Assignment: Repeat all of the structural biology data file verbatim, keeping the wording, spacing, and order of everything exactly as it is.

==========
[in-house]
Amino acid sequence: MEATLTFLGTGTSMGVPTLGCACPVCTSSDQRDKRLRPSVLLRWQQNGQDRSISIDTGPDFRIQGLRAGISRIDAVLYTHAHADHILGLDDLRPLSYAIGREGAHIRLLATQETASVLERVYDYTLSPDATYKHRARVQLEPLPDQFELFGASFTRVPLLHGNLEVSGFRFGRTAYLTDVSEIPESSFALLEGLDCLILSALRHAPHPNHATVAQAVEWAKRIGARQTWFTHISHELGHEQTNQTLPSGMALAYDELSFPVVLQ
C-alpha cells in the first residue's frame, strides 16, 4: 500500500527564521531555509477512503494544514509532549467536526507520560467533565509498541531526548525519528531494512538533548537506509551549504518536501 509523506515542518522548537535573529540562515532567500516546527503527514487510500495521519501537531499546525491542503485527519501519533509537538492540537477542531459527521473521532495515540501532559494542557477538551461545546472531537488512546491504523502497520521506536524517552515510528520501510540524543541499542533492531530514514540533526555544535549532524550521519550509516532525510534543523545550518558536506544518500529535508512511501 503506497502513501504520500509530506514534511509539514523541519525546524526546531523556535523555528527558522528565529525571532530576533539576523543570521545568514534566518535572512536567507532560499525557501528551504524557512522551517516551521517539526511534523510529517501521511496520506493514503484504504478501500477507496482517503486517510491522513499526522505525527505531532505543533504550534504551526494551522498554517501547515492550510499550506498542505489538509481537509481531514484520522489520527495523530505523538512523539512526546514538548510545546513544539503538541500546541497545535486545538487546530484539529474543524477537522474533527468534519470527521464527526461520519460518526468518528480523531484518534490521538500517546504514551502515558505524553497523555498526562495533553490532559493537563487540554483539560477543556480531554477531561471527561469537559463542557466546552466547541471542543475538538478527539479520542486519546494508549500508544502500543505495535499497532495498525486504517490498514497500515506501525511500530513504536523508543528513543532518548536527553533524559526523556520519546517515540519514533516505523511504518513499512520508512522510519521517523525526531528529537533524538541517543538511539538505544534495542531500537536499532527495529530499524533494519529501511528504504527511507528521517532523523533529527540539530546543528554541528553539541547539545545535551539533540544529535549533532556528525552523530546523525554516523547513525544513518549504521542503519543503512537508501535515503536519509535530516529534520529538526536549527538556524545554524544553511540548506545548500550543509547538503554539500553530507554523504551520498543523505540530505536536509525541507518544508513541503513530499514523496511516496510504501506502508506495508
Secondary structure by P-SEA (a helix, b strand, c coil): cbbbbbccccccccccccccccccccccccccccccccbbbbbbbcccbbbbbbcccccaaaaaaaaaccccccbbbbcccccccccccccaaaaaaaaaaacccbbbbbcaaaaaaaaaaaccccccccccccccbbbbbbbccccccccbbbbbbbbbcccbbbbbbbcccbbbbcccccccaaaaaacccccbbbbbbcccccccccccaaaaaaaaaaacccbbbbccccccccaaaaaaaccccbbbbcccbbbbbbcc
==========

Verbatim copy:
[in-house]
Amino acid sequence: MEATLTFLGTGTSMGVPTLGCACPVCTSSDQRDKRLRPSVLLRWQQNGQDRSISIDTGPDFRIQGLRAGISRIDAVLYTHAHADHILGLDDLRPLSYAIGREGAHIRLLATQETASVLERVYDYTLSPDATYKHRARVQLEPLPDQFELFGASFTRVPLLHGNLEVSGFRFGRTAYLTDVSEIPESSFALLEGLDCLILSALRHAPHPNHATVAQAVEWAKRIGARQTWFTHISHELGHEQTNQTLPSGMALAYDELSFPVVLQ
C-alpha cells in the first residue's frame, strides 16, 4: 500500500527564521531555509477512503494544514509532549467536526507520560467533565509498541531526548525519528531494512538533548537506509551549504518536501 509523506515542518522548537535573529540562515532567500516546527503527514487510500495521519501537531499546525491542503485527519501519533509537538492540537477542531459527521473521532495515540501532559494542557477538551461545546472531537488512546491504523502497520521506536524517552515510528520501510540524543541499542533492531530514514540533526555544535549532524550521519550509516532525510534543523545550518558536506544518500529535508512511501 503506497502513501504520500509530506514534511509539514523541519525546524526546531523556535523555528527558522528565529525571532530576533539576523543570521545568514534566518535572512536567507532560499525557501528551504524557512522551517516551521517539526511534523510529517501521511496520506493514503484504504478501500477507496482517503486517510491522513499526522505525527505531532505543533504550534504551526494551522498554517501547515492550510499550506498542505489538509481537509481531514484520522489520527495523530505523538512523539512526546514538548510545546513544539503538541500546541497545535486545538487546530484539529474543524477537522474533527468534519470527521464527526461520519460518526468518528480523531484518534490521538500517546504514551502515558505524553497523555498526562495533553490532559493537563487540554483539560477543556480531554477531561471527561469537559463542557466546552466547541471542543475538538478527539479520542486519546494508549500508544502500543505495535499497532495498525486504517490498514497500515506501525511500530513504536523508543528513543532518548536527553533524559526523556520519546517515540519514533516505523511504518513499512520508512522510519521517523525526531528529537533524538541517543538511539538505544534495542531500537536499532527495529530499524533494519529501511528504504527511507528521517532523523533529527540539530546543528554541528553539541547539545545535551539533540544529535549533532556528525552523530546523525554516523547513525544513518549504521542503519543503512537508501535515503536519509535530516529534520529538526536549527538556524545554524544553511540548506545548500550543509547538503554539500553530507554523504551520498543523505540530505536536509525541507518544508513541503513530499514523496511516496510504501506502508506495508
Secondary structure by P-SEA (a helix, b strand, c coil): cbbbbbccccccccccccccccccccccccccccccccbbbbbbbcccbbbbbbcccccaaaaaaaaaccccccbbbbcccccccccccccaaaaaaaaaaacccbbbbbcaaaaaaaaaaaccccccccccccccbbbbbbbccccccccbbbbbbbbbcccbbbbbbbcccbbbbcccccccaaaaaacccccbbbbbbcccccccccccaaaaaaaaaaacccbbbbccccccccaaaaaaaccccbbbbcccbbbbbbcc